I KNOW. I’ll give you a second to regroup. Put your head between your knees if you start to see sparkles.
So I was blowing off to my friend Nicole yesterday about my worries regarding my kids and she said, “Hey, this is no spaghetti.”
There’s nothing like having your own advice quoted back to you. Here’s the story behind “no spaghetti.”
Back in 2004 when Richard was sick, I spent 10 months traveling back and forth every other week between home and work in Athens and Baltimore where he was getting his treatments. On a typical week, I would leave at lunch on Wednesday, take the dogs to Griffin, drive to the airport and fly to Baltimore that night. Stay for a few days with him, marking hours in the hospital, running errands, waiting. Then back home on the Sunday 7 p.m. flight. Drive from the airport to Griffin where Daddy and Big Gay would have my puppies and a big Diet Coke waiting on me. Then a two hour drive to Athens. Hit the bed about 2 a.m. and get up for work Monday morning.
One Monday morning was particularly hard. That weekend, Richard had gotten bad news about his response to the latest treatment. It was getting really hard to believe that he was ever going to get better. He had been readmitted to the Oncology unit with pneumonia on Saturday. After all that and the long journey home, I was used up by the time I got to work on Monday.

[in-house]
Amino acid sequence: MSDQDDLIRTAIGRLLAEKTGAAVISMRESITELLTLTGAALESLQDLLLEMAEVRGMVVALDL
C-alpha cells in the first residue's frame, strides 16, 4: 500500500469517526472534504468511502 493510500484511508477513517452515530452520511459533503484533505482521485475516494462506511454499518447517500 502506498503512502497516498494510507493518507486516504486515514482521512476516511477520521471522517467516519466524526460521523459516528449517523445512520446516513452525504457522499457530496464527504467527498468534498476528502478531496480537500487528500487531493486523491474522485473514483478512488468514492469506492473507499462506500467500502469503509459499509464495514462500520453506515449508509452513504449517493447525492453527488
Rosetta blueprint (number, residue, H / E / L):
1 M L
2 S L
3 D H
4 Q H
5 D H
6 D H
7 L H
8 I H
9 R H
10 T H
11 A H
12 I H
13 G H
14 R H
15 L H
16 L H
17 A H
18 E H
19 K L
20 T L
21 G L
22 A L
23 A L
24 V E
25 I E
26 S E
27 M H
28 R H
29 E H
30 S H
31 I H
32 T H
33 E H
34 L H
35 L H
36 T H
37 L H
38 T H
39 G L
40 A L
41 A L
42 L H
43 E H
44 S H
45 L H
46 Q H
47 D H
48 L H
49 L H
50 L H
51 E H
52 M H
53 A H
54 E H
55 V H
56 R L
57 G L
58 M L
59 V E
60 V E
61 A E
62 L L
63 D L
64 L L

At lunchtime, I dragged down to the cafeteria. The line snaked all the way to the entrance because it was Spaghetti Day. Our cafeteria makes some kickass spaghetti–tasty, cheap, and healthyish with turkey. I got in line to wait my turn. I was so tired I leaned up against the counter by the dessert case. The line crept along.
After a while, only one woman remained in front of me. She automatically said, “Spaghetti for here.” The steam tray that had been filled with spaghetti was scraped clean. The woman behind the counter answered, “I’m sorry, we’re out of spaghetti. Can I get you something else?”
WHAM! The disgruntled employee slammed her plastic tray down on the serving counter so hard that her silverware bounced into the air and scattered. She snarled, “I’ve been waiting half my 30 minute lunch and y’all are out? This is UNBELIEVABLE!!” She turned to me like it was time to rise up in rebellion and asked, “Is this not unbelievable???”
The sudden noise and her ridiculously infantile behavior sent me over the edge. I burst out in maniacal laughter. “My fiance is 38 years old and DYING. THAT is unbelievable. THIS? THIS IS NO SPAGHETTI! NO SPAGHETTI! GET OVER IT!”
She scooted over to the sandwich line without another peep.
No spaghetti. It’s good to have friends remind you of your own advice sometimes. Pump the brakes, Ash, this is no spaghetti. Thanks, Nicole!